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Brown v. Wexford Health Sources Inc.

United States District Court, D. Maryland

September 12, 2018

JULIAN J. BROWN, DOC #424939, SID #3986965, Plaintiff,


          James K. Bredar Chief Judge

         Self-represented Plaintiff Julian J. Brown brings this civil action pursuant to 42 U.S.C. § 1983 against Defendants, Wexford Health Sources, Inc. (“Wexford”), Correct Rx Pharmacy Services (“Correct Rx”), Dayena M. Corcoran, Richard D. Dovey, Dolph Druckman, M.D., Contah Nimely, M.D., [1] and Lori Slavick, P.A.[2] ECF No. 1. Through the Complaint filed on May 2, 2017, and supplemented on July 12, 2017, Brown alleges that when he was housed at the Maryland Correctional Training Center (“MCTC”) in Hagerstown, Maryland, Defendants violated his Eighth Amendment right by failing to provide adequate medical care.[3] Id. at p. 5; ECF No. 4, p. 5. Against MCTC Warden Richard D. Dovey and Commissioner of Correction Dayena M. Corcoran (collectively, “Correctional Defendants”), Brown seeks injunctive relief and compensatory relief of one million dollars. ECF No. 4, p. 5. Against Wexford, Druckman, Nimely, and Slavick (collectively, “Medical Defendants”), Brown seeks injunctive relief and compensatory relief of $4.5 million. Id.

         On December 18, 2017, Correctional Defendants filed a Motion to Dismiss or, in the Alternative, Motion for Summary Judgment. ECF No. 17. Pursuant to Roseboro v. Garrison, 528 F.2d 309 (4th Cir. 1975), the Court informed Brown that the failure to file a response in opposition to the Motion could result in dismissal of the Complaint. ECF No. 18. Brown did not respond. On February 5, 2018, Medical Defendants filed a Motion to Dismiss or, in the Alternative, Motion for Summary Judgment. ECF No. 23. On February 28, 2018, Brown filed a response in opposition (ECF No. 25), to which Medical Defendants replied on March 12, 2018 (ECF No. 26). For the reasons stated below, the Correctional Defendants' Motion shall be granted and the Medical Defendants' Motion shall be denied.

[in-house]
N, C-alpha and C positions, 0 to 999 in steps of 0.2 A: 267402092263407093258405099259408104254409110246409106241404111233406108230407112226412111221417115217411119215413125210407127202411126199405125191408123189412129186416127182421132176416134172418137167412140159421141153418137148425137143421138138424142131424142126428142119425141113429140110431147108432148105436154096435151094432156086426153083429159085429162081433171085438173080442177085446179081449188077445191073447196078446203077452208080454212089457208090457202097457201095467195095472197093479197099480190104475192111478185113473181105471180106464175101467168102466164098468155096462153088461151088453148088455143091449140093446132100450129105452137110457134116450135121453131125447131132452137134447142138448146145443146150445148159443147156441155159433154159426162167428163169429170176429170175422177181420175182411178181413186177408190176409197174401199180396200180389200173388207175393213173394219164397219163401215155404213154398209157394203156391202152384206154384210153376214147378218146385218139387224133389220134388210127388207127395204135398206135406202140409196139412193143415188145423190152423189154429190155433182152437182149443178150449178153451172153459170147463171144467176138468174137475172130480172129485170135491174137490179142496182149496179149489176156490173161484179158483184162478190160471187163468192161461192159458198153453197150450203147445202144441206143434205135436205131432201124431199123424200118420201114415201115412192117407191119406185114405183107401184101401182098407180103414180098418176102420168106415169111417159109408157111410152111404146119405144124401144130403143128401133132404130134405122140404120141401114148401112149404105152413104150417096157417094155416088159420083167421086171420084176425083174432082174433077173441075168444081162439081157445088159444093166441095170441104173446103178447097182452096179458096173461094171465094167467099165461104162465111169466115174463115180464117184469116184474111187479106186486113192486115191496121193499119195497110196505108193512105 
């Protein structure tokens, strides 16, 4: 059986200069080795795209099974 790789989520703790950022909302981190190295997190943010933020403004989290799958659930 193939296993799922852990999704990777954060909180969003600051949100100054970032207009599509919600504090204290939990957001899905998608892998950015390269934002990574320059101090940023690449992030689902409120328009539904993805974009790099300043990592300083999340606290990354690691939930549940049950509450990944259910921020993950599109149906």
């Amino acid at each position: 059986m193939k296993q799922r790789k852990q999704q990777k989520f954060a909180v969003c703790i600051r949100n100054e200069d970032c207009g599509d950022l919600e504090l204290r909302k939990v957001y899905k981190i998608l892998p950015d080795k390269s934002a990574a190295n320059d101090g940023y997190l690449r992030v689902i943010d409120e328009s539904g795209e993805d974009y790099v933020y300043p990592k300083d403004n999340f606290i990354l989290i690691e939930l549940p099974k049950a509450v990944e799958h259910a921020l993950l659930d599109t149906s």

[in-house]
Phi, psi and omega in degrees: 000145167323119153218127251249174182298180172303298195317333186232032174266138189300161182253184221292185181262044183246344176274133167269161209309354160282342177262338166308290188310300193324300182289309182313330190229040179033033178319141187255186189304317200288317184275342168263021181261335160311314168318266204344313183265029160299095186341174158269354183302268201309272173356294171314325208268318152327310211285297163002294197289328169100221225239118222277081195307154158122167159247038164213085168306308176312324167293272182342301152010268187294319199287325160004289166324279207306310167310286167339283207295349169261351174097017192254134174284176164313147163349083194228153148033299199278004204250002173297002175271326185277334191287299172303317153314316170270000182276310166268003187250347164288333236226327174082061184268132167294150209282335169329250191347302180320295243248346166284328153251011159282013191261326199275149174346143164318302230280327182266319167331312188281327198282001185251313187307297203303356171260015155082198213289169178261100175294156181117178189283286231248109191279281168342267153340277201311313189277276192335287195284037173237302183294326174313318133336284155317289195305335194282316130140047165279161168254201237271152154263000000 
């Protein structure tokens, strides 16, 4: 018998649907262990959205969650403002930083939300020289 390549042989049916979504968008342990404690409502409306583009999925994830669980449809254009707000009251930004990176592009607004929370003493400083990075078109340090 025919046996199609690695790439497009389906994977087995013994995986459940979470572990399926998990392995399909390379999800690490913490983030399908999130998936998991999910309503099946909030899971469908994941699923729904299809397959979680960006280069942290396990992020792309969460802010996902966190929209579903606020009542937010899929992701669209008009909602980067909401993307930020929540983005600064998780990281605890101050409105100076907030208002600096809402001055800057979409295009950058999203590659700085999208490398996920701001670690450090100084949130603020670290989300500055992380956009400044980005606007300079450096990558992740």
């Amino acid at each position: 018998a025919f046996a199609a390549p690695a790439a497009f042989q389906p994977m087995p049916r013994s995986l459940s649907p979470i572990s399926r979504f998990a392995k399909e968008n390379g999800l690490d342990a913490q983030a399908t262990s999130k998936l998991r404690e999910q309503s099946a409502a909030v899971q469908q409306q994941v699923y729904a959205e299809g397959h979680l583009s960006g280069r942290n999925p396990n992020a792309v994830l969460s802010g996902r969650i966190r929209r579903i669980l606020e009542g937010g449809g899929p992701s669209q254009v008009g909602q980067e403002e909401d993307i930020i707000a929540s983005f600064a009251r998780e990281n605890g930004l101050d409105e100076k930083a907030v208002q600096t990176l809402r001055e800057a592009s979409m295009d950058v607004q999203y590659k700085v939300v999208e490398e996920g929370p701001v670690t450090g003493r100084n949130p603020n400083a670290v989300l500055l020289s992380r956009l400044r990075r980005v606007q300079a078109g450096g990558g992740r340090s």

Brown, who was previously incarcerated at MCTC, has a medical history significant for hyperlipidemia, [4] esophageal reflux, Hepatitis C, polyneuropathy in diabetes, [5] hypertension, post-kidney transplant, diabetes mellitus with renal manifestations, [6] peripheral artery disease, and blindness in one eye. See ECF No. 23-7.[7] Defendants provide verified business records that include Brown's medical records along with Druckman's declaration. ECF Nos. 23-4; 23-5; 23-6; 23-7; 23-8 (medical records); 23-9 (Druckman Decl.). Brown's claims against all Defendants are included below.

         Brown states that on June 16, 2015, Slavick failed to follow the instructions given by Brown's previous prison medical provider, Dr. Sadek Ali, regarding physical therapy and insulin dosage. ECF No. 4, p. 2; see also ECF No. 23-5, p. 1. According to Brown, the dosage adjustment produced dangerous increases in his glucose levels, threatening the maintenance of his transplanted kidney. Id. Brown further states that on June 22, 2015, Slavick made another adjustment to the insulin dosage by adding a 25 unit Levemir p.m. dose to Brown's treatment plan, despite being informed by Brown that p.m. doses of long term insulin had been shown to produce hypoglycemic reactions in his system and, thus, had been removed from his treatment plan in 2013. Id. Brown alleges that hypoglycemic reactions began within 48 hours thereafter and worsened on July 2, 2015, causing him to go into insulin shock on July 8, 2015. Id. Brown states that on August 12, 2016, Slavick discontinued his pre-meal doses of Humalog insulin, which had been implemented by the Endocrinology Team at the University of Maryland Medical Center (“UMMC”). Id.